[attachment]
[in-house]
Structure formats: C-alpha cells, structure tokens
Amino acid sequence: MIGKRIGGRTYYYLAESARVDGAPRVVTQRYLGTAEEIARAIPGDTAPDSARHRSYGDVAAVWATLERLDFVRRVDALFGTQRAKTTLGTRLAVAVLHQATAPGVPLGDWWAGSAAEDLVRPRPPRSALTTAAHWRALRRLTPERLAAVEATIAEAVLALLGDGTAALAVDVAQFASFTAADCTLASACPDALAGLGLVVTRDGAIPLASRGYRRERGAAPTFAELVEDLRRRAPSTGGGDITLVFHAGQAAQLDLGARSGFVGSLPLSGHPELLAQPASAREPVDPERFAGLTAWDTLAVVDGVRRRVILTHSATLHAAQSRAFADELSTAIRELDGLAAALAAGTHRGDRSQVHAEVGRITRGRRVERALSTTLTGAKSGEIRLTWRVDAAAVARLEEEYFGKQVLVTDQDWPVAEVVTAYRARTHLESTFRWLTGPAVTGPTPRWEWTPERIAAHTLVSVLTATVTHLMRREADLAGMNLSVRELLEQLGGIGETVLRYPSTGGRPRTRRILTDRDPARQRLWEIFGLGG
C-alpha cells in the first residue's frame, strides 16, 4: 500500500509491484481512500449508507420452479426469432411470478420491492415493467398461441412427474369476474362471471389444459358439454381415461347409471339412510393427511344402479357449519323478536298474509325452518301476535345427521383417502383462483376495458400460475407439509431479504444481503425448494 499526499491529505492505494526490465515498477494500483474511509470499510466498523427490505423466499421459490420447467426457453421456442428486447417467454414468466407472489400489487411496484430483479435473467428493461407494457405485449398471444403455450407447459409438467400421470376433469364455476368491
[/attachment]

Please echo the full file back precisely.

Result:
[in-house]
Structure formats: C-alpha cells, structure tokens
Amino acid sequence: MIGKRIGGRTYYYLAESARVDGAPRVVTQRYLGTAEEIARAIPGDTAPDSARHRSYGDVAAVWATLERLDFVRRVDALFGTQRAKTTLGTRLAVAVLHQATAPGVPLGDWWAGSAAEDLVRPRPPRSALTTAAHWRALRRLTPERLAAVEATIAEAVLALLGDGTAALAVDVAQFASFTAADCTLASACPDALAGLGLVVTRDGAIPLASRGYRRERGAAPTFAELVEDLRRRAPSTGGGDITLVFHAGQAAQLDLGARSGFVGSLPLSGHPELLAQPASAREPVDPERFAGLTAWDTLAVVDGVRRRVILTHSATLHAAQSRAFADELSTAIRELDGLAAALAAGTHRGDRSQVHAEVGRITRGRRVERALSTTLTGAKSGEIRLTWRVDAAAVARLEEEYFGKQVLVTDQDWPVAEVVTAYRARTHLESTFRWLTGPAVTGPTPRWEWTPERIAAHTLVSVLTATVTHLMRREADLAGMNLSVRELLEQLGGIGETVLRYPSTGGRPRTRRILTDRDPARQRLWEIFGLGG
C-alpha cells in the first residue's frame, strides 16, 4: 500500500509491484481512500449508507420452479426469432411470478420491492415493467398461441412427474369476474362471471389444459358439454381415461347409471339412510393427511344402479357449519323478536298474509325452518301476535345427521383417502383462483376495458400460475407439509431479504444481503425448494 499526499491529505492505494526490465515498477494500483474511509470499510466498523427490505423466499421459490420447467426457453421456442428486447417467454414468466407472489400489487411496484430483479435473467428493461407494457405485449398471444403455450407447459409438467400421470376433469364455476368491